With two former five-stars on deck, USC Football boasts tons of potential at cornerback. But replacing Adoree’ Jackson raises plenty of questions.
There is a chance USC Football is entering a golden age of cornerbacks, following the undeniable success of Adoree’ Jackson’s Trojan career. But whether or not that chance becomes a reality is tied to how well USC adjusts to life without Jackson this coming season.
The Trojans have the talent, but their ability to put it all together remains to be seen.
So here’s a look at the best- and worst-case scenarios at cornerback in 2017:
The line of cornerback succession passes on without a hitch.
It all started when five-star cornerback Adoree’ Jackson committed to the Trojans in 2014, setting off a cascade of recruiting success at the position which mirrored USC’s previous success at wide receiver.
The key to the Trojans receiver strength was in the transition, with Robert Woods giving way to Marqise Lee, who gave way to Nelson Agholor, who gave way to JuJu Smith-Schuster.
USC will hope that a similar line of succession plays out as Jackson gives way to Iman Marshall, and so on.
Biggie has served in Jackson’s shadow for two years and now the show is his.
As a five-star recruit coming out of high school, Marshall has the talent level to fill Jackson’s shoes. He’s already proven himself as a freshman All-American first-teamer and a sophomore All-American honorable mention. In 2016, he earned All-Pac-12 honorable mention status.
If he takes the next step as USC’s No. 1 corner, Marshall could establish himself as one of the top defensive backs in the conference, if not the nation, as a junior.
But that’s only one side of the Trojans’ best-case scenario in the secondary. A successful transition from Jackson to Marshall also requires a successful transition from Marshall to Jack Jones as USC’s No. 2 corner.
Jones saw action as a freshman, but the traits that made him a five-star recruit proved raw in Year 1. Further refining should turn Jones into a reliable defender across from Marshall.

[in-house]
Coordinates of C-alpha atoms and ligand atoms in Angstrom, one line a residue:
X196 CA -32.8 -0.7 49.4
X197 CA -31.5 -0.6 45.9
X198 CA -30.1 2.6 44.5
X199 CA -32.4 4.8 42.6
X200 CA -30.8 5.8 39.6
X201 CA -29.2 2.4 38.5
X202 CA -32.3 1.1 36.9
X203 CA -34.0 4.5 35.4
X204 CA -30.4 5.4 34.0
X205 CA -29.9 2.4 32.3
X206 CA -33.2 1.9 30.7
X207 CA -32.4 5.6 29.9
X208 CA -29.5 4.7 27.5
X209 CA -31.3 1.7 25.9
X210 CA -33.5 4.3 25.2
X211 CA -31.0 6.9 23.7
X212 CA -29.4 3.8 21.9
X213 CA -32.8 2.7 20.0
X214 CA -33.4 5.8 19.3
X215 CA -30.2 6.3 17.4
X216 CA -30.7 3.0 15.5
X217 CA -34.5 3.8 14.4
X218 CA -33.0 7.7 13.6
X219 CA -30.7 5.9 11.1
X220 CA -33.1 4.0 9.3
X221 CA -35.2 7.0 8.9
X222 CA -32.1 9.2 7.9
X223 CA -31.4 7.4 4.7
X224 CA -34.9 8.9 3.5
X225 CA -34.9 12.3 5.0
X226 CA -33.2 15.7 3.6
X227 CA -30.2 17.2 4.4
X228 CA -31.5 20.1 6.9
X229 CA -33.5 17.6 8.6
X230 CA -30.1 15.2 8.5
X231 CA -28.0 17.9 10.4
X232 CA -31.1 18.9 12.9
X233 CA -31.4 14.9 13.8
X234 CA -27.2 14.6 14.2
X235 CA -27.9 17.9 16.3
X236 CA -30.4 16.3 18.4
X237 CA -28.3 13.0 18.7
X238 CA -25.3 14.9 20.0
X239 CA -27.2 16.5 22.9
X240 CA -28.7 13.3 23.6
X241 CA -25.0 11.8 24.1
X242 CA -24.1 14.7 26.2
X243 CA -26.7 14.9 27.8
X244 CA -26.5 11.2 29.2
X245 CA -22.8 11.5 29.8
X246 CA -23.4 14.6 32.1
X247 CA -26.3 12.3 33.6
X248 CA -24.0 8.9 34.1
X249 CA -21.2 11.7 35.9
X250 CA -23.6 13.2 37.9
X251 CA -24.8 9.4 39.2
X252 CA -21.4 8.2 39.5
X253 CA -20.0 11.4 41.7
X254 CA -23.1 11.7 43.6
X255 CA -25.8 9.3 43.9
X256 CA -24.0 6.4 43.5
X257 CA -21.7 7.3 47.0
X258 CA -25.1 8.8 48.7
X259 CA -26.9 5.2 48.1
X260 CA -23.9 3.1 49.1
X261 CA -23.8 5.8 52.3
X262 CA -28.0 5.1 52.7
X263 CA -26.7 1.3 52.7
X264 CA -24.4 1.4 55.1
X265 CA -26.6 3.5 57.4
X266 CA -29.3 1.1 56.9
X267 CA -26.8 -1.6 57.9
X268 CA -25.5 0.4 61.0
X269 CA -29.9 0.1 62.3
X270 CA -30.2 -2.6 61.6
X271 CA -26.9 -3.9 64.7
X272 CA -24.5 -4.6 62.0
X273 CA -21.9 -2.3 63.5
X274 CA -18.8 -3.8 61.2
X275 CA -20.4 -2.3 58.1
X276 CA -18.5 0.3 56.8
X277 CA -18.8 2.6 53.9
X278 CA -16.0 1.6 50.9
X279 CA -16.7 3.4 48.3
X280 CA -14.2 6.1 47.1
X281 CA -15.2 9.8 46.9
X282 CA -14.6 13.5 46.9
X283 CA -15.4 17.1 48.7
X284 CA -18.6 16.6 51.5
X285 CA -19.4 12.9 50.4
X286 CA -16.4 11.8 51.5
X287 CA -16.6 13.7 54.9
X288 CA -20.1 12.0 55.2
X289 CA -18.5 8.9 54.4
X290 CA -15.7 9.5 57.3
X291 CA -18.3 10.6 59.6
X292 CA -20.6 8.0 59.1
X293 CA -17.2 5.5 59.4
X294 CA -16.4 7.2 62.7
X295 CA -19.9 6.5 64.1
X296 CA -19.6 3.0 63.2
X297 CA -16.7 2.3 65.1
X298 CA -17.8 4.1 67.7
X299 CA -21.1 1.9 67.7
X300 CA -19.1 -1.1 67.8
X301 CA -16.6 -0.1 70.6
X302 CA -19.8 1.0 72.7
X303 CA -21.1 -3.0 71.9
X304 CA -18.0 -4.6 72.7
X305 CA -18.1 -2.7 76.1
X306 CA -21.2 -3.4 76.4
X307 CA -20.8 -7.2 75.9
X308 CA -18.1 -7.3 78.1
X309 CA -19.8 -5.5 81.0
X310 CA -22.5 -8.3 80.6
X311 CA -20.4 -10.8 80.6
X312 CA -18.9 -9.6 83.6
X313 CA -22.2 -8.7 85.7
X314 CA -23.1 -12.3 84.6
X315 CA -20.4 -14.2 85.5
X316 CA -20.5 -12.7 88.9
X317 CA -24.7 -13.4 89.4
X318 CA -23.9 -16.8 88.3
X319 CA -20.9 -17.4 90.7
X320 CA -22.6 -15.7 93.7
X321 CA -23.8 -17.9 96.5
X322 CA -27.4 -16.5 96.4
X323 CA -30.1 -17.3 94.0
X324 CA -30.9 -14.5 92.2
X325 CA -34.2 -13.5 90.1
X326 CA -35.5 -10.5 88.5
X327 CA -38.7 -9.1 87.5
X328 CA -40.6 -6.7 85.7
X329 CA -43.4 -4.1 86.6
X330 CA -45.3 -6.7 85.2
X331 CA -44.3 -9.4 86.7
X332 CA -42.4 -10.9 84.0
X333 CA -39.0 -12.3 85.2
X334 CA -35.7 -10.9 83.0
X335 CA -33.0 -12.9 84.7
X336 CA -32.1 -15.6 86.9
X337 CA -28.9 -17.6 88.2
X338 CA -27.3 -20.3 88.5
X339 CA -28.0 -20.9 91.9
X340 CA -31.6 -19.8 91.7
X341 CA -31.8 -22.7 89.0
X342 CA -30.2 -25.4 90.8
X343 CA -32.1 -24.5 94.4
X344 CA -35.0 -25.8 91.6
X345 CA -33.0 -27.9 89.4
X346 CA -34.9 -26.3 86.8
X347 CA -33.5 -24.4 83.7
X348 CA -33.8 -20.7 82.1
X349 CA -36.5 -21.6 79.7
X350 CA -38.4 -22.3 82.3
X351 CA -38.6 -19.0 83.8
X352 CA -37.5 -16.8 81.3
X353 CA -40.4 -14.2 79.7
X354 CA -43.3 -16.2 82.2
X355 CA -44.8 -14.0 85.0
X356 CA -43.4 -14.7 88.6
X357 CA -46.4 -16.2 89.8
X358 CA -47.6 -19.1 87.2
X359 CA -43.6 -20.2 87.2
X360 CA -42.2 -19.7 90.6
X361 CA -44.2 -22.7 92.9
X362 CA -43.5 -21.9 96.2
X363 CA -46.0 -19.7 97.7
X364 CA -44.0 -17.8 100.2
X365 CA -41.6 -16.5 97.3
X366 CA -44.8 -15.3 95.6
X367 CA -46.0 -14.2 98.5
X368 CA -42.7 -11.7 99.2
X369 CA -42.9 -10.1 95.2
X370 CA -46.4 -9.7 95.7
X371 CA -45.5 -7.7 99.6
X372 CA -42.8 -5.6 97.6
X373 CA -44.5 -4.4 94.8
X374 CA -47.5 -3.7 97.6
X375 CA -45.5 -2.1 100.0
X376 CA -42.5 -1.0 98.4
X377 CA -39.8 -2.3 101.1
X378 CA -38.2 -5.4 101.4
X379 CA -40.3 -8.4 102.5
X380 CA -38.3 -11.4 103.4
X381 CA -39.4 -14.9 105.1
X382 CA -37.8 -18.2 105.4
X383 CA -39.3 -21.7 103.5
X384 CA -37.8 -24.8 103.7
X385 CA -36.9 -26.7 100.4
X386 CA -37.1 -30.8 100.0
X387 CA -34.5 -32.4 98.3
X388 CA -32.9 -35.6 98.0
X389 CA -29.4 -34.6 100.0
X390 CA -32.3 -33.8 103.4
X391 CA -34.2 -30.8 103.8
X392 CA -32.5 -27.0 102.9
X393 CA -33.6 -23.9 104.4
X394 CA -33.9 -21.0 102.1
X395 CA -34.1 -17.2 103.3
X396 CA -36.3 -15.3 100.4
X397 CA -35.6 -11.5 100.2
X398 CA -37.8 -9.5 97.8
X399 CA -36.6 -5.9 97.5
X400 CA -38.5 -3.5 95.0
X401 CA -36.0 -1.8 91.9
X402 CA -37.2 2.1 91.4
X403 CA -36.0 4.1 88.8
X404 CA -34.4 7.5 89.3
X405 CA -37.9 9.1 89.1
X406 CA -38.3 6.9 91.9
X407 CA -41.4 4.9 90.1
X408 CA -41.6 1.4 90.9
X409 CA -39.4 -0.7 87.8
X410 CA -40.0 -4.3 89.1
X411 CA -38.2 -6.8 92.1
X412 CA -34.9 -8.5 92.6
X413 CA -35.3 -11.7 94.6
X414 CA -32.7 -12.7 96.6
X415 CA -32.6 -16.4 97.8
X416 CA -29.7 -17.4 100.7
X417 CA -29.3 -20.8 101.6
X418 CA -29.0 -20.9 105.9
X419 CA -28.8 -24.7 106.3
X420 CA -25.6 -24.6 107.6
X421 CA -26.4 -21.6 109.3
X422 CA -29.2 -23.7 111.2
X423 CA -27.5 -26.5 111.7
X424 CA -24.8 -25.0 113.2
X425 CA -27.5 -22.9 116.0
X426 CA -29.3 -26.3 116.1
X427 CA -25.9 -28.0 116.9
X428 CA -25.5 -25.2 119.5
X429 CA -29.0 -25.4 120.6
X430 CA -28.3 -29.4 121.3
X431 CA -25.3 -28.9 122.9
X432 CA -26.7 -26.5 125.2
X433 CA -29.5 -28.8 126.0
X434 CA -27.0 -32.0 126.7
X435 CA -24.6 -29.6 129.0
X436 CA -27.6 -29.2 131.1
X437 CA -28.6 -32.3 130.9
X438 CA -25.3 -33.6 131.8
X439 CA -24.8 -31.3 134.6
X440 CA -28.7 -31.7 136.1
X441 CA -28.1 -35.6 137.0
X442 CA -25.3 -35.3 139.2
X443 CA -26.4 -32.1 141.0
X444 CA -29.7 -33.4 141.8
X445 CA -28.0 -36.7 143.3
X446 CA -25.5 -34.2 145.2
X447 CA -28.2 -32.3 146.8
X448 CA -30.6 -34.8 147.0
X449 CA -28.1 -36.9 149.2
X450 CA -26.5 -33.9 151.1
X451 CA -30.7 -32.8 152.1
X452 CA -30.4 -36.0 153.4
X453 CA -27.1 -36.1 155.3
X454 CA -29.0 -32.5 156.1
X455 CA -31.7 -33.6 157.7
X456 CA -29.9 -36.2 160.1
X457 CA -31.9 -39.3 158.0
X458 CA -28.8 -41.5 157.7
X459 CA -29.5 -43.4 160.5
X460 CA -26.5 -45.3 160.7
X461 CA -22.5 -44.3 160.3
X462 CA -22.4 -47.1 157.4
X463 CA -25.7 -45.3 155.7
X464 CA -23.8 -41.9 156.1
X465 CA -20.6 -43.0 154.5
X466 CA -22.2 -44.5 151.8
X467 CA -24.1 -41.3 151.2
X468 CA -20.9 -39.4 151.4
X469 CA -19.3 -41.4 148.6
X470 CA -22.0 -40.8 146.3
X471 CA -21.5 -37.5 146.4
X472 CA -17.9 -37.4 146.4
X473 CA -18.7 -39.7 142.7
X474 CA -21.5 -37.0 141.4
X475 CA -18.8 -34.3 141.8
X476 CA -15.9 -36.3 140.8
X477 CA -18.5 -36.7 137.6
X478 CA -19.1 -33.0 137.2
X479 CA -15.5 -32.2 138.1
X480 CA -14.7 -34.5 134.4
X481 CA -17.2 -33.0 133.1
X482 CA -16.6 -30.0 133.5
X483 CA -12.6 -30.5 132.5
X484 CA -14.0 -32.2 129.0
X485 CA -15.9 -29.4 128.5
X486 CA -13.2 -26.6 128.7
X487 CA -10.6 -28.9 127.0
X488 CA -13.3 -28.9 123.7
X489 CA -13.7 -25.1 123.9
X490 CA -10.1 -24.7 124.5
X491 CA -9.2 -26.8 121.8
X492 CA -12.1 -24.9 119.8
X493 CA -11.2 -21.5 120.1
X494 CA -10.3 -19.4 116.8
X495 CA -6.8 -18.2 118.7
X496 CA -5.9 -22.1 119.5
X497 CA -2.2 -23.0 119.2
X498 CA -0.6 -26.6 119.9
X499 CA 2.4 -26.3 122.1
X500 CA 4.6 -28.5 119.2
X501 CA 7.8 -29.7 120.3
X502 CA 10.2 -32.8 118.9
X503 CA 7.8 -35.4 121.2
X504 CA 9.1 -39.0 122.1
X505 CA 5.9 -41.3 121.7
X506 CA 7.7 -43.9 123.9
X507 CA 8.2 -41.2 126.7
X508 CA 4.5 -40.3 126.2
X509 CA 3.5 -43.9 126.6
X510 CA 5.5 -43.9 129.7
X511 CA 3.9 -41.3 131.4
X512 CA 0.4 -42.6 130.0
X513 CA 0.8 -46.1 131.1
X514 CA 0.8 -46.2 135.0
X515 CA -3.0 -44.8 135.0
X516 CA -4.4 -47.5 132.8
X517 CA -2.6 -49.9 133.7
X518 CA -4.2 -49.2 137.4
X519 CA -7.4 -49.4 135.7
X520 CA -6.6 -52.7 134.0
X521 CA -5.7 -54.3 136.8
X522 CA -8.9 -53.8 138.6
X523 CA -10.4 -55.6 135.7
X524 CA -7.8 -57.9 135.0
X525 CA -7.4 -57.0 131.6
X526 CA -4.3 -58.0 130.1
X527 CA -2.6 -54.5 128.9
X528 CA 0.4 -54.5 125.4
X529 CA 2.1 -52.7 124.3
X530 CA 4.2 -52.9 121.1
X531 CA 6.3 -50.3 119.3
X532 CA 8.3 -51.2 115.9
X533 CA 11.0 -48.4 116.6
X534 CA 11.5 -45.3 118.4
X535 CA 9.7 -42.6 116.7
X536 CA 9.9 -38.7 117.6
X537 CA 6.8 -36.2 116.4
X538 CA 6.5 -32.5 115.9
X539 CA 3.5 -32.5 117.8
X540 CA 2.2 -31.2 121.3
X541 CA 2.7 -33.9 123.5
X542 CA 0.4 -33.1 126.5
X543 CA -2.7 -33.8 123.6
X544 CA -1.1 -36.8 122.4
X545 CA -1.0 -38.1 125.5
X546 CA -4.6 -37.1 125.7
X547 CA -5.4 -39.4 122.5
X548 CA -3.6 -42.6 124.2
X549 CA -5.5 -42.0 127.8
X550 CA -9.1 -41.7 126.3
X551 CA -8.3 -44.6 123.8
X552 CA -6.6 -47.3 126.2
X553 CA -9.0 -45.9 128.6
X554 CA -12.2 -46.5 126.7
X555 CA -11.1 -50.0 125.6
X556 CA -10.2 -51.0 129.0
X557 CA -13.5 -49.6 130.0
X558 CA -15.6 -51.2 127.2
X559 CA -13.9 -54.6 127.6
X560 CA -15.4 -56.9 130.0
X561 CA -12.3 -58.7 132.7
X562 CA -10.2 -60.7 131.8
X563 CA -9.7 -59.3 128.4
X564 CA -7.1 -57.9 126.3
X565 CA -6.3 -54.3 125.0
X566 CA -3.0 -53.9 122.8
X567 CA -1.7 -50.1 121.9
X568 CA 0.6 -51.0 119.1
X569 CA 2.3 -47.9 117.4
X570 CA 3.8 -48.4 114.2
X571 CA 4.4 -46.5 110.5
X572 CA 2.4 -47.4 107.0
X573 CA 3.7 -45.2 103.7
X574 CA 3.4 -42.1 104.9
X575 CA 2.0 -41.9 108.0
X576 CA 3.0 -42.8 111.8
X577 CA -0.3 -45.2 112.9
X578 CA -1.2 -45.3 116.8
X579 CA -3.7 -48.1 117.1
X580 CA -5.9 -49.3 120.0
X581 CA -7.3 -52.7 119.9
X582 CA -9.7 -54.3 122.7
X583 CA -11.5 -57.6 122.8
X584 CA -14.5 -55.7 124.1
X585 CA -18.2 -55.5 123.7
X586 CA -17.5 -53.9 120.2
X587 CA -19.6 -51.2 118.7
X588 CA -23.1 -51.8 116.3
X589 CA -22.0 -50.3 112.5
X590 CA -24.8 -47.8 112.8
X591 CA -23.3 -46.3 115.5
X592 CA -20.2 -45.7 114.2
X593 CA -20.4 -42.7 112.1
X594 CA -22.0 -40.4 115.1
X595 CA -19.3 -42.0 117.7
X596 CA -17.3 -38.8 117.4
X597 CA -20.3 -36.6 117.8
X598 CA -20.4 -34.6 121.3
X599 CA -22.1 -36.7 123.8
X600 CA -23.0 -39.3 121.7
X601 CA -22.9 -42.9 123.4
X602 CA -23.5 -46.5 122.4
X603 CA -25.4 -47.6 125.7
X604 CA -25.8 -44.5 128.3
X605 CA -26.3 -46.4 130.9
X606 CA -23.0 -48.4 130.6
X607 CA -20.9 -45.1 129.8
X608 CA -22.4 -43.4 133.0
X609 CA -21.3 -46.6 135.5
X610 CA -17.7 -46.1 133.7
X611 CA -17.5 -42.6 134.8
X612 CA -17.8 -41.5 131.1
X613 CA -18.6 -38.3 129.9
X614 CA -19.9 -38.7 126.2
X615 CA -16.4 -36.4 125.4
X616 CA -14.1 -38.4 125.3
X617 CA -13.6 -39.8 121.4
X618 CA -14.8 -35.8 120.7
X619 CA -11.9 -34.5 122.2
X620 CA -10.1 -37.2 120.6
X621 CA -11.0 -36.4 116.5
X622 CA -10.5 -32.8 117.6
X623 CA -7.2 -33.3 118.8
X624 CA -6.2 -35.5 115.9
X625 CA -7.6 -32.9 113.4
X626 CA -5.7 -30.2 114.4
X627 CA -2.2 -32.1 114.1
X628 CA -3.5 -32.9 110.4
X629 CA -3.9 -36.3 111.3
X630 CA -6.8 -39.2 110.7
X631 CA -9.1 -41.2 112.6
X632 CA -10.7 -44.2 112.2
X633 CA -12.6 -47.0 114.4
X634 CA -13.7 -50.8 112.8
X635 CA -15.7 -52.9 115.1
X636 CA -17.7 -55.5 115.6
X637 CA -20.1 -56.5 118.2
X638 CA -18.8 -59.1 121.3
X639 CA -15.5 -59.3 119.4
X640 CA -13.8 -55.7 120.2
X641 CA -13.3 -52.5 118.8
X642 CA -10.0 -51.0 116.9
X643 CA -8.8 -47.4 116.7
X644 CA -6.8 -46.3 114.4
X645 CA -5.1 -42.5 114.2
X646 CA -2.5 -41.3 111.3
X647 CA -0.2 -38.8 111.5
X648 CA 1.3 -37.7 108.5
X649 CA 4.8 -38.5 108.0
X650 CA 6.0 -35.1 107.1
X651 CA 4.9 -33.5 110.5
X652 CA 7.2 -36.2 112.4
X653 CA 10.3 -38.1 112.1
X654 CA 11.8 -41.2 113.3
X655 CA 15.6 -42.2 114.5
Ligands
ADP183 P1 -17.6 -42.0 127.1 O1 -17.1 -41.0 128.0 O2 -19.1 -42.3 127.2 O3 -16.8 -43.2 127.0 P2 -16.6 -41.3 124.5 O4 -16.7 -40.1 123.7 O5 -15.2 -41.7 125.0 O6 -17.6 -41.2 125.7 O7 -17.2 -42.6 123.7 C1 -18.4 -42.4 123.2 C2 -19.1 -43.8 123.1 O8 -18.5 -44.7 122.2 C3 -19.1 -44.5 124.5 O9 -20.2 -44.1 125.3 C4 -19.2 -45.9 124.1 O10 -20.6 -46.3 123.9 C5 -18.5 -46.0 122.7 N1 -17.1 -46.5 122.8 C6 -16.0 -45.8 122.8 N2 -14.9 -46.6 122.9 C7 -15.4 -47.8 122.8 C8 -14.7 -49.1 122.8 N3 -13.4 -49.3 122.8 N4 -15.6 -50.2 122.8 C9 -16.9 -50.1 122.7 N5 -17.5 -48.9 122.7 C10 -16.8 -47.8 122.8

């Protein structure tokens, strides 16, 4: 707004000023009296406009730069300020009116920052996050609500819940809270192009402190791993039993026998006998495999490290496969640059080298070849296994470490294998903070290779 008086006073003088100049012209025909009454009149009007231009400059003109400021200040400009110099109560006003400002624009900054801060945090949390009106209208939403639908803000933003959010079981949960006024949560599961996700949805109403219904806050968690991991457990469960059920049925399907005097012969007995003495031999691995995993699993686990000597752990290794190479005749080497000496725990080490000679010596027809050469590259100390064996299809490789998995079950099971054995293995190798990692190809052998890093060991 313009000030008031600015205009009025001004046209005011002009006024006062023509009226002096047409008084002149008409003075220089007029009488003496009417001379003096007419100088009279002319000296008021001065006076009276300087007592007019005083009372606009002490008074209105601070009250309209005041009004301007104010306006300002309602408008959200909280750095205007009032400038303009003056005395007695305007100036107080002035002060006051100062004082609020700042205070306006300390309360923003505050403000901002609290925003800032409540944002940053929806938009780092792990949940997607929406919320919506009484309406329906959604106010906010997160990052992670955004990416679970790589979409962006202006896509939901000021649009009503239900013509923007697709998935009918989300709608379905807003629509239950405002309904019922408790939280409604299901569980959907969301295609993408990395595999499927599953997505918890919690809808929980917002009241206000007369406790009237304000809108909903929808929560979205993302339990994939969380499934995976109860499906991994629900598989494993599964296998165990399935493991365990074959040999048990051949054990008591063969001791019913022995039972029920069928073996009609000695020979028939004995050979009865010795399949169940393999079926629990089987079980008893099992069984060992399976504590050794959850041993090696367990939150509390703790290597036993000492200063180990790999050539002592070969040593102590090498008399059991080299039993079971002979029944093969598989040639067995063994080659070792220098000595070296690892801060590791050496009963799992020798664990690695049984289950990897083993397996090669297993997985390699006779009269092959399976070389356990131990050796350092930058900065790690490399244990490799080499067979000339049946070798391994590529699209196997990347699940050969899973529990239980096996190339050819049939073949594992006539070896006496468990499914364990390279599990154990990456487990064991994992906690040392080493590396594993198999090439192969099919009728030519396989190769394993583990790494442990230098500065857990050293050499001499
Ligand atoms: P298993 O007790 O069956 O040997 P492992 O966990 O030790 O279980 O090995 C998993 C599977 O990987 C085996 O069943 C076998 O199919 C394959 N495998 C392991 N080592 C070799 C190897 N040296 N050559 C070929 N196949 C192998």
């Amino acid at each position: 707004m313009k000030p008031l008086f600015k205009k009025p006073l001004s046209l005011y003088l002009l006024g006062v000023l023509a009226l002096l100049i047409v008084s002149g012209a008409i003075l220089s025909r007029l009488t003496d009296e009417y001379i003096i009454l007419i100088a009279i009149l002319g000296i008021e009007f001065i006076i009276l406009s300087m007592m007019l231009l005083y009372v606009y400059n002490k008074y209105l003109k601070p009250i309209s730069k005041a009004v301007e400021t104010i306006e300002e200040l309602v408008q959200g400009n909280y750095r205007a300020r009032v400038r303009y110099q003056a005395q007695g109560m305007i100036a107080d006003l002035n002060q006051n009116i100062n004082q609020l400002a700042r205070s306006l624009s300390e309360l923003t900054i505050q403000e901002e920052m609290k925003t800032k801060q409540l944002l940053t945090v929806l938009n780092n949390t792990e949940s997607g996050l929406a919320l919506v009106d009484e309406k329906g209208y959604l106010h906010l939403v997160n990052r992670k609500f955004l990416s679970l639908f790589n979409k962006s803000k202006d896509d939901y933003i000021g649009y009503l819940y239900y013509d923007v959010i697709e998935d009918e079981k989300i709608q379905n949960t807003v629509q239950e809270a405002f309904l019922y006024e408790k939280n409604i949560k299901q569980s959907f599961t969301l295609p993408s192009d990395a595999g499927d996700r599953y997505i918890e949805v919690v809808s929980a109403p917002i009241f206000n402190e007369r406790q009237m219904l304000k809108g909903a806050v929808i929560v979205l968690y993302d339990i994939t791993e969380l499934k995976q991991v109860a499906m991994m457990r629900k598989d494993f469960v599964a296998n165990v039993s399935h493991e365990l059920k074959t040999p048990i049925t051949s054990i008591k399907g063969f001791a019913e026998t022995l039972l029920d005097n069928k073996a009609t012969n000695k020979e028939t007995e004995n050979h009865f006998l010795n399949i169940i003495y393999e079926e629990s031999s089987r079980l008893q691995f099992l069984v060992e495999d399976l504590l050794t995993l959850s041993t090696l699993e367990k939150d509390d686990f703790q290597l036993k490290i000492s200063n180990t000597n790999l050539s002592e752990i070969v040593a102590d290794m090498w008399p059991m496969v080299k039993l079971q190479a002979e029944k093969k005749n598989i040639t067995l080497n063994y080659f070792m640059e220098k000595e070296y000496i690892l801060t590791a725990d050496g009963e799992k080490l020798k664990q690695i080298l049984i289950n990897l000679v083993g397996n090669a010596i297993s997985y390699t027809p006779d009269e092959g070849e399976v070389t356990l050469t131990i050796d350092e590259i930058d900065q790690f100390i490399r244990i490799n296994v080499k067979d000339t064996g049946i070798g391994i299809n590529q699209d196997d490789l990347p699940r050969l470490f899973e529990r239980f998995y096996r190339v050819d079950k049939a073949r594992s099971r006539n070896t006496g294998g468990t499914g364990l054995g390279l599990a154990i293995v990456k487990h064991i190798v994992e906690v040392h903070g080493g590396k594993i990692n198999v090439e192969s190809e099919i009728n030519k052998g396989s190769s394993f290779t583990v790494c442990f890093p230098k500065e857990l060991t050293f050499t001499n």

With the two following a similar trajectory, the Trojans would have a secondary capable of handling the potent passing offenses of the Pac-12 with solid depth provided by the likes of Jonathan Lockett, Isaiah Langley and Ajene Harris.
Marshall can’t handle the No. 1 job and Jones’ development stalls.
Replacing a Thorpe Award winner is no easy task, even if you’ve got two five-star prospects waiting in the wings. Those five-star recruits still need to prove themselves as five-star players. The fear for USC in 2017 is the possibility neither Marshall or Jones rise to the occasion.
Marshall’s size and physicality can be an asset, but there is a reason many have called for the 6-foot-1 corner to be moved to safety, where his flexibility and fluidity would be less of a concern. Now that Jackson is gone, he will be called upon to shadow each opponent’s top receiver, upping the level of difficulty that much further.
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When it comes to Jones, the concern is all mental. As much athleticism as Jones brings to the table, if he can’t understand his role in the defense then none of that will matter. Missed assignments have devastating consequences in USC’s defensive scheme and on more than one occasion in 2016, Jones appeared well out of his depth assignment-wise.
The less defensive coordinator Clancy Pendergast feels that he can rely upon his cornerbacks to handle their coverage, the less aggressive he can be with the defense, front to back. And USC’s defense is at it’s best when it’s at its most aggressive.
USC’s cornerback group is certain to take a step back in 2017.
That’s not to say that Marshall, Jones and company can’t form a capable unit this season, but losing Jackson is certain to leave a major hole that is unlikely to be filled.
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Having said that, the Trojans have strong potential and good depth to build around.
Marshall may not reach Jackson’s heights, but he’s already established a level at USC that can be trusted.
The bigger issue is Jones, who has a longer way to come before matching Marshall’s performance as the No. 2 corner last year, mostly due to inexperience.
Fortunately, USC shouldn’t have to lean entirely on Jones, with Lockett, Langley and Harris all capable of stepping in if Jones needs more time to continue developing.
In the end, USC is likely to field a solid cornerback unit with elite potential shining through at times. It may not be the greatest strength of the defense, but it shouldn’t be the weak link.